ECB Brief: Lagarde Suggests June Council Meeting May Be No Inflection Point

21 May, 2021

By David Barwick – FRANKFURT (Econostream) – The June policy meeting of the European Central Bank’s Governing Council appears somewhat less likely to become an inflection point with respect to the degree of monetary accommodation, based on comments Friday by ECB President Christine Lagarde.

At a press conference during the Informal Ecofin, Lagarde was asked whether, against the backdrop of accelerated vaccination campaigns and economic reopening, there was any chance the ECB would have to consider tapering pandemic emergency purchase programme (PEPP) purchases in June.

The ECB was ‘very closely monitoring’ increased yields, Lagarde prefaced her response, but the fate of the PEPP hinged on the assessment of financing conditions and inflation prospects to be made on the basis of updated macroeconomic projections.

The ECB’s commitment to favourable financing conditions is valid ‘throughout the whole pandemic period, and that will guide our management of the pandemic emergency purchase programme’, she said. The pandemic period from a monetary policy point of view meant ‘until at least March 2022’, she suggested.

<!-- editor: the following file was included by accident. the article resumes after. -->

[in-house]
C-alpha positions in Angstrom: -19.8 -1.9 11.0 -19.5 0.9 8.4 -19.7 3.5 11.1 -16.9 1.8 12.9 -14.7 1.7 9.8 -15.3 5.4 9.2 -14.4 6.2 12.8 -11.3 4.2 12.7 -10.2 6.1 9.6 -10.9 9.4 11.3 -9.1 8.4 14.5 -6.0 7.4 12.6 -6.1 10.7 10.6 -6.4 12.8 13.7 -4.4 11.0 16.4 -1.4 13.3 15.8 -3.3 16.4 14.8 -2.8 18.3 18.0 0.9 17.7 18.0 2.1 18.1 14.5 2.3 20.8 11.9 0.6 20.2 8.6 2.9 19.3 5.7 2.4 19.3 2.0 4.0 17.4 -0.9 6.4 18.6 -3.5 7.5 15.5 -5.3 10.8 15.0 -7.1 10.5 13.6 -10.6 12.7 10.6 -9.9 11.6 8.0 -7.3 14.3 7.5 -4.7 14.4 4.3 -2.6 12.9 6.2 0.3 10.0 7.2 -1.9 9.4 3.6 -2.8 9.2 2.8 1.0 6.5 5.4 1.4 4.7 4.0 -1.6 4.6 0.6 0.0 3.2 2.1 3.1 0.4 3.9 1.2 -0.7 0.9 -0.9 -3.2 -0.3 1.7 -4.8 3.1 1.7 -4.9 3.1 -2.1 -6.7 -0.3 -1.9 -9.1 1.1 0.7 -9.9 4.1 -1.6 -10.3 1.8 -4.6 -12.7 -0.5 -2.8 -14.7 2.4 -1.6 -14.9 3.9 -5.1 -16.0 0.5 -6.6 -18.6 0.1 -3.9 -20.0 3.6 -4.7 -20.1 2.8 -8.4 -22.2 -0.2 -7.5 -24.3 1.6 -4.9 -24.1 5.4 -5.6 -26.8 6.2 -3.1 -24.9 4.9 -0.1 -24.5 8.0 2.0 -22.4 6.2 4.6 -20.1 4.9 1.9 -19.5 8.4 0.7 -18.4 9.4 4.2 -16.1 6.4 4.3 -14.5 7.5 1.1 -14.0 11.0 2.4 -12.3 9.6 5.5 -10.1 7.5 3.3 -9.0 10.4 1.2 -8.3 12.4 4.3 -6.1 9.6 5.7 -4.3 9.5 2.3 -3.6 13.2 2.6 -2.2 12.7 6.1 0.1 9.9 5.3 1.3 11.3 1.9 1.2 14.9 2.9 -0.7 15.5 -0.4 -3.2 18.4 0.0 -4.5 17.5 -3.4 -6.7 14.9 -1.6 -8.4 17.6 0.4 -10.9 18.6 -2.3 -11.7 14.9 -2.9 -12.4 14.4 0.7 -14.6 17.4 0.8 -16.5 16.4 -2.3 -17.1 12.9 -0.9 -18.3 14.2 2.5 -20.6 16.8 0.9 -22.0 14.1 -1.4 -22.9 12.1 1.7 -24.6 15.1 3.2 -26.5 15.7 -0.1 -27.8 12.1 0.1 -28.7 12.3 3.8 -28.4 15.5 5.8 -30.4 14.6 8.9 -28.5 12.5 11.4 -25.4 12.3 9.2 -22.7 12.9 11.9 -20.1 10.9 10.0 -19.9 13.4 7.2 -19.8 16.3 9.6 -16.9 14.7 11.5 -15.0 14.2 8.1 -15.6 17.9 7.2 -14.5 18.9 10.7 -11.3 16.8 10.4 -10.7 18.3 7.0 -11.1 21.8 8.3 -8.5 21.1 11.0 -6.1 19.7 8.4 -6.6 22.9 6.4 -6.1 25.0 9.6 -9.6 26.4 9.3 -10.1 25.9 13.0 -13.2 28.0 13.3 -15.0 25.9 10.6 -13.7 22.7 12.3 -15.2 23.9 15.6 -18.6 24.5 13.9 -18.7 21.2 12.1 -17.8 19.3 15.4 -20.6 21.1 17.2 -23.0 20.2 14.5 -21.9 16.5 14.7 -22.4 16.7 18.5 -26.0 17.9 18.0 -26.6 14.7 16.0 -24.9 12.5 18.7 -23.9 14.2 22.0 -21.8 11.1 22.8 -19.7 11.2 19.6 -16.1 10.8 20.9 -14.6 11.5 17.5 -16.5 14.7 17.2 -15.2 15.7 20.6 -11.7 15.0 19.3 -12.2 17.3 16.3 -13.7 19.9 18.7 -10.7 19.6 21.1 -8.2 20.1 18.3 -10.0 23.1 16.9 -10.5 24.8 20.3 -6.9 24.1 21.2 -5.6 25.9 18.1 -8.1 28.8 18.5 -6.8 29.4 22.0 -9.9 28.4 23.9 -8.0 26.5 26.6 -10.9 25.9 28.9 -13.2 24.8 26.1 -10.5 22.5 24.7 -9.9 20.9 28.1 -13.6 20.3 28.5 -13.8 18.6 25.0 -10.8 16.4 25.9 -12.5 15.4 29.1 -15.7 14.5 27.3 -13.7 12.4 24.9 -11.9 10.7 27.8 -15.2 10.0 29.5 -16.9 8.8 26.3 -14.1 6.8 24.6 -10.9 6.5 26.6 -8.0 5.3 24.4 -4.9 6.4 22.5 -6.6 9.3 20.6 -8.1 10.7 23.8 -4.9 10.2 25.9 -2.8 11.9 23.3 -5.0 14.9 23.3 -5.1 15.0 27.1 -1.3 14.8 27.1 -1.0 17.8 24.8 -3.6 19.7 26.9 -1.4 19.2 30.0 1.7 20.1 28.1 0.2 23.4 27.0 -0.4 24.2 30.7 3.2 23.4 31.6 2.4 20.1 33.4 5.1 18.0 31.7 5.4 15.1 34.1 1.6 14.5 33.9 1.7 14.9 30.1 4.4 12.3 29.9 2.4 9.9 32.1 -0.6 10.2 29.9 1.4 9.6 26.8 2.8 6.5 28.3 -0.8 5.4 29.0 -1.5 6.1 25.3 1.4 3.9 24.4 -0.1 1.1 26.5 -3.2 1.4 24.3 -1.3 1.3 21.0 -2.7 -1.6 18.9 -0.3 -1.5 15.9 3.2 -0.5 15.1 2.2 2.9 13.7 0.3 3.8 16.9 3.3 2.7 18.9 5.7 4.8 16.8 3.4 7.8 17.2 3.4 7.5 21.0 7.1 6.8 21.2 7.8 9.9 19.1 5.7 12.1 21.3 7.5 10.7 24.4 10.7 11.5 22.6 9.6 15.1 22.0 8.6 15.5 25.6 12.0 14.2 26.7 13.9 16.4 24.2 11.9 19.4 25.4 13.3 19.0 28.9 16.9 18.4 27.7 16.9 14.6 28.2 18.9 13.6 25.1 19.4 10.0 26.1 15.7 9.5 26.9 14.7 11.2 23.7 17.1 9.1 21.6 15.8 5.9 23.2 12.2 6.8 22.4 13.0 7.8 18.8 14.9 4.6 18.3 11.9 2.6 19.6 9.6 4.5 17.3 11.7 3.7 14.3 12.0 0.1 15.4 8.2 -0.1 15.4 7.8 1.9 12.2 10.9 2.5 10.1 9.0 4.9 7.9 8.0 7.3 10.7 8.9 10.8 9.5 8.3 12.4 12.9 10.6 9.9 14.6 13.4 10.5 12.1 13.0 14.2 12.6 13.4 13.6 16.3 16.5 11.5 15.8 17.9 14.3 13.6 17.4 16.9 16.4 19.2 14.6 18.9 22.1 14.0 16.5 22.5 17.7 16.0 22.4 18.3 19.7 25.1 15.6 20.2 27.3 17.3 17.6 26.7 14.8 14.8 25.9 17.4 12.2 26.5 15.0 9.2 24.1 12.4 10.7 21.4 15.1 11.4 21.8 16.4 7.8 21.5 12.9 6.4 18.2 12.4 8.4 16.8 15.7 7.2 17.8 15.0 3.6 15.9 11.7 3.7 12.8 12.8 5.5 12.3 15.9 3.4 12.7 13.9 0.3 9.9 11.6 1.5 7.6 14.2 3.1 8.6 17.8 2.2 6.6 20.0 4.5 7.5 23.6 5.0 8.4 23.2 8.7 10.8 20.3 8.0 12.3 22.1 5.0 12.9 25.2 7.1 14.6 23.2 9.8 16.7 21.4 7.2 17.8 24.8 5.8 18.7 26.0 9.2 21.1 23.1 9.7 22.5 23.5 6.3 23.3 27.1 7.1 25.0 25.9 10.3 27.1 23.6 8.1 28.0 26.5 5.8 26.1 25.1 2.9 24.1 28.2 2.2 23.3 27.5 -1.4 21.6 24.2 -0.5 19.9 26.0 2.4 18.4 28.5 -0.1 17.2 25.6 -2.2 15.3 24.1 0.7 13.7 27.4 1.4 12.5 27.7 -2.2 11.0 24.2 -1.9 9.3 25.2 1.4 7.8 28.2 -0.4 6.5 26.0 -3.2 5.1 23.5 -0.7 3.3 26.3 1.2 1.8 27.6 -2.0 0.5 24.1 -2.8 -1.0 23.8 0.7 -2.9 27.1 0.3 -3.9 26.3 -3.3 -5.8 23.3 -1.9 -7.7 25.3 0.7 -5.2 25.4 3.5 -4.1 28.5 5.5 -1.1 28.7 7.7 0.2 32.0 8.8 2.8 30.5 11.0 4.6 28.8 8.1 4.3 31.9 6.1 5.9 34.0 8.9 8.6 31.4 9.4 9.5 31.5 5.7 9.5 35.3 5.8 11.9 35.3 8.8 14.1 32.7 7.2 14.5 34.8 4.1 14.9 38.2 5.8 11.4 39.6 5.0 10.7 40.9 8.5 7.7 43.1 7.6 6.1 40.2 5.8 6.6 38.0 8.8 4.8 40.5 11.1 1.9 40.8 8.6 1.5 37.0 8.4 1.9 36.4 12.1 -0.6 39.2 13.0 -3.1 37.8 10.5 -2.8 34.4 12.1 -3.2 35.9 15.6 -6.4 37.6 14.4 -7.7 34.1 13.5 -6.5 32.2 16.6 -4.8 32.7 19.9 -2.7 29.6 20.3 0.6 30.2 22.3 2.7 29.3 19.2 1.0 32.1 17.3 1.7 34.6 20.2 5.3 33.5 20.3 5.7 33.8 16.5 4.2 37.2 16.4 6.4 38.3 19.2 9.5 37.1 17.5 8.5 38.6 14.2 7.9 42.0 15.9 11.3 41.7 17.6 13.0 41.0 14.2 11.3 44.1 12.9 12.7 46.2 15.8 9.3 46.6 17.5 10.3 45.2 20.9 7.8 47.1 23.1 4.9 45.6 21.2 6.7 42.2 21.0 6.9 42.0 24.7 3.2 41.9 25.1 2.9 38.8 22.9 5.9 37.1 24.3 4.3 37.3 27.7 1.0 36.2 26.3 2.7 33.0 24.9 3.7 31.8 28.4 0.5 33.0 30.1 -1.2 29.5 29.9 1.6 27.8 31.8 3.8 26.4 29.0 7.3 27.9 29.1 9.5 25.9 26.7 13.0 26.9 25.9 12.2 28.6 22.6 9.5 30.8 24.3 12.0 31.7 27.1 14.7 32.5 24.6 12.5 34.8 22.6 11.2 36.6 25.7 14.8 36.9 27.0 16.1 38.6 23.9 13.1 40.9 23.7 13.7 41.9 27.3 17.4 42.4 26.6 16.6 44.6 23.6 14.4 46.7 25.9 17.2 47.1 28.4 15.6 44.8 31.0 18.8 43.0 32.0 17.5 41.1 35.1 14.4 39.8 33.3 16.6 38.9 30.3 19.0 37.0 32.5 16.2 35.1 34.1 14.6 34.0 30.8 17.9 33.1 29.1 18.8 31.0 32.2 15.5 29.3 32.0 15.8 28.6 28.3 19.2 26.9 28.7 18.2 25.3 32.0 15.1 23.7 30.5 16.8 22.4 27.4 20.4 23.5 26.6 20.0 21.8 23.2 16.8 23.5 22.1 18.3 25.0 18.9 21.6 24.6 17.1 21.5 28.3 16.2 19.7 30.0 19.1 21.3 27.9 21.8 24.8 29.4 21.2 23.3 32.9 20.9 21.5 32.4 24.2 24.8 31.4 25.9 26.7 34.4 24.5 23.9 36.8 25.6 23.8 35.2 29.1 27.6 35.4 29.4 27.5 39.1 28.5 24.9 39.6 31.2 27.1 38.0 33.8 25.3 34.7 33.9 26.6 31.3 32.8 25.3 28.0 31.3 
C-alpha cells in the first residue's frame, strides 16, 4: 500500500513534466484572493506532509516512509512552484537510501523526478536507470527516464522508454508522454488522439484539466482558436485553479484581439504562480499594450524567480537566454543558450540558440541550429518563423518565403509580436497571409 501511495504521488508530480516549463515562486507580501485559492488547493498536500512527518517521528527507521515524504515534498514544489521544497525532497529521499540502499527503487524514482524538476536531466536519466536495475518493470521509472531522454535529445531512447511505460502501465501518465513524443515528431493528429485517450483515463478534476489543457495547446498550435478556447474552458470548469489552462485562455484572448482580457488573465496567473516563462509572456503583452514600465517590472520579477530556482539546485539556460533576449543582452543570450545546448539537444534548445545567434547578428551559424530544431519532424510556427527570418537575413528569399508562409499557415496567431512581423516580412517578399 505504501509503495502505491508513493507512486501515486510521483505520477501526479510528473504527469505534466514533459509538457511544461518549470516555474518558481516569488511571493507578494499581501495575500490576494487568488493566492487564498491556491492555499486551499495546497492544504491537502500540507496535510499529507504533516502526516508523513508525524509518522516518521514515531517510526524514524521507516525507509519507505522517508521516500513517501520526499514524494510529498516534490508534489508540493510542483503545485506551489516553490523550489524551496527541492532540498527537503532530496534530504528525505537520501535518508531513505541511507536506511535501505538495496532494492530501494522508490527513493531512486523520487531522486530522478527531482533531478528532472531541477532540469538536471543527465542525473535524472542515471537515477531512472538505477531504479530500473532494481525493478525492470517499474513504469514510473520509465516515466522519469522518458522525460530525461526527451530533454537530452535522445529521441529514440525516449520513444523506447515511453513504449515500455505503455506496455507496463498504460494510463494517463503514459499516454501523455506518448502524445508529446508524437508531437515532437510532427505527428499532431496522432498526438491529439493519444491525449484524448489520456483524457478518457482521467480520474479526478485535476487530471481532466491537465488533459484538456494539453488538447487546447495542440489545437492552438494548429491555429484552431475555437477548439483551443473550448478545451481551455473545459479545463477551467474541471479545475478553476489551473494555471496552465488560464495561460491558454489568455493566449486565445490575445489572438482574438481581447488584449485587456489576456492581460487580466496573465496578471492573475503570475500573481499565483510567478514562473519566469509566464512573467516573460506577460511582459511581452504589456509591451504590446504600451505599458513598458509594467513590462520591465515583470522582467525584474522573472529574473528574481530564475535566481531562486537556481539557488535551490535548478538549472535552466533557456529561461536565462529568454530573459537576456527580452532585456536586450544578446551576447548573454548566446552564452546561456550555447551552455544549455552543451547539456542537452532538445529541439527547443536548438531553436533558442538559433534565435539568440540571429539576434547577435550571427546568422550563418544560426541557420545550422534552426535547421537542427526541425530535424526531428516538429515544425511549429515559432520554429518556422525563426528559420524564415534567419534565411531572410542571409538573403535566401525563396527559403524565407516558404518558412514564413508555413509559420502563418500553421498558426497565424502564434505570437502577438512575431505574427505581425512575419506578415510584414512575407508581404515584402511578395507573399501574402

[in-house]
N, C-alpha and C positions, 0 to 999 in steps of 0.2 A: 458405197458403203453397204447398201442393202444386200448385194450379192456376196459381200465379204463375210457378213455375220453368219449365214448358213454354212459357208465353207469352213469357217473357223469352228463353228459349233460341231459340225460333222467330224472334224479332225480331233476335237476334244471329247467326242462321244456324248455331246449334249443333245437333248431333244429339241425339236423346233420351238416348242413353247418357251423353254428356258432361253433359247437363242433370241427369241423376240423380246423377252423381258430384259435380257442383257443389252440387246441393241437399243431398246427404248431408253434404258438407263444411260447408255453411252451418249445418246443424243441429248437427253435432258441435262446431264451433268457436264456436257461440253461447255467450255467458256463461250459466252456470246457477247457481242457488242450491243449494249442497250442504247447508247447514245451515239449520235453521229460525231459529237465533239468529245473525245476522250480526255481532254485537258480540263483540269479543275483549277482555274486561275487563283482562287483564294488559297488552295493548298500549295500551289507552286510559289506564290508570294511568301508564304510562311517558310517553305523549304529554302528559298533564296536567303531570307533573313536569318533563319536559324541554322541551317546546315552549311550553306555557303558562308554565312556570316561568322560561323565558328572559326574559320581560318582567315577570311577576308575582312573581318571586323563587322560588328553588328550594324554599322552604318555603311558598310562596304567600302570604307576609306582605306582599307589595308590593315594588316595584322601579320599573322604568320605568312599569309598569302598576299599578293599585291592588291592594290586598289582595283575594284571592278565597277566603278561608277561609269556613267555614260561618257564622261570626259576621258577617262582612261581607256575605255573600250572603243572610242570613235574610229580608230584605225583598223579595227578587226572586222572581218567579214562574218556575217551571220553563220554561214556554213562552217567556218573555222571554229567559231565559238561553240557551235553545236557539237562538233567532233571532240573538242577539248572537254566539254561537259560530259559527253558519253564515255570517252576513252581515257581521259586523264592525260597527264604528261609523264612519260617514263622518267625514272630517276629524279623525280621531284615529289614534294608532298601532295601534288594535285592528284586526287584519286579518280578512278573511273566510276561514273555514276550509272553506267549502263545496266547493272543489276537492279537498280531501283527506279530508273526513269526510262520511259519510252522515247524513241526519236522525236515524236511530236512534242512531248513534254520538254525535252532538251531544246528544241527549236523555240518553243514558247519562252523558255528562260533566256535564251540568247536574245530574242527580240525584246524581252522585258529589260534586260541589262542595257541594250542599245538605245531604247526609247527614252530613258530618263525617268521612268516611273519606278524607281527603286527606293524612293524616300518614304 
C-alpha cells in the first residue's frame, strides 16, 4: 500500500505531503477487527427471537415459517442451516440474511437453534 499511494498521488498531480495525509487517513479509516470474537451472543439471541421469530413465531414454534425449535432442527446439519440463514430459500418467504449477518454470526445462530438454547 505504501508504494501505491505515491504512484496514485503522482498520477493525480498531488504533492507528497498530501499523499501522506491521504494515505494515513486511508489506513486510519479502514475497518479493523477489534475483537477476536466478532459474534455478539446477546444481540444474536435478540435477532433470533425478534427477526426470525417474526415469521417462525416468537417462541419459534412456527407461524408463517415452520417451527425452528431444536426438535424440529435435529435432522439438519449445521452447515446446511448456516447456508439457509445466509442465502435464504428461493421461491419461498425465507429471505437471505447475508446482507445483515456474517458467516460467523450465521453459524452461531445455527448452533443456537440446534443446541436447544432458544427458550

Without directly commenting on the possibility of tapering, Lagarde appeared to want to reject no less firmly than she had at the press conference on April 22 the notion that this was something the ECB was now ready to contemplate.

On April 22, she was also clearly unwilling to entertain thoughts of tapering and denied that the Council had considered the subject, but seemed less categorical about the possibility that it would eventually reach the ECB’s agenda, calling it merely ‘simply premature’ for April.

Today, a month later and hours after new and very strong PMI readings offered the latest confirmation of a European economy well on the mend, Lagarde was if anything yet more energetic in her dismissal, calling it ‘far too early and … actually unnecessary to debate longer-term issues.’

‘Our focus in June is going to be on favourable financing conditions offered to the economy at large and to all sectors in the context of the inflation outlook’, she said, appearing to indicate that the focus would thus not be on tapering.

She made no mention of the possibility of not exhausting the PEPP envelope and gave no hint that she saw conditions that might warrant a slower pace of purchases. Indeed, she was at pains to play down the most recent economic improvement, referring to ‘quite a lot of factors and development that we are seeing at the moment that were actually already included in our previous projection from last March.’

Policymakers had to ‘provide the right bridge across the pandemic well into the recovery’, she said. ‘And that’s what we will do. This will be the focus.’

With almost three weeks left until the Governing Council convenes again to discuss policy, despite Lagarde’s comments it would probably also be premature to exclude the possibility that the ECB will grapple with tapering after all. But her vigorous reaction to the very question opens the door to a scenario in which the Council yet again sidesteps the issue.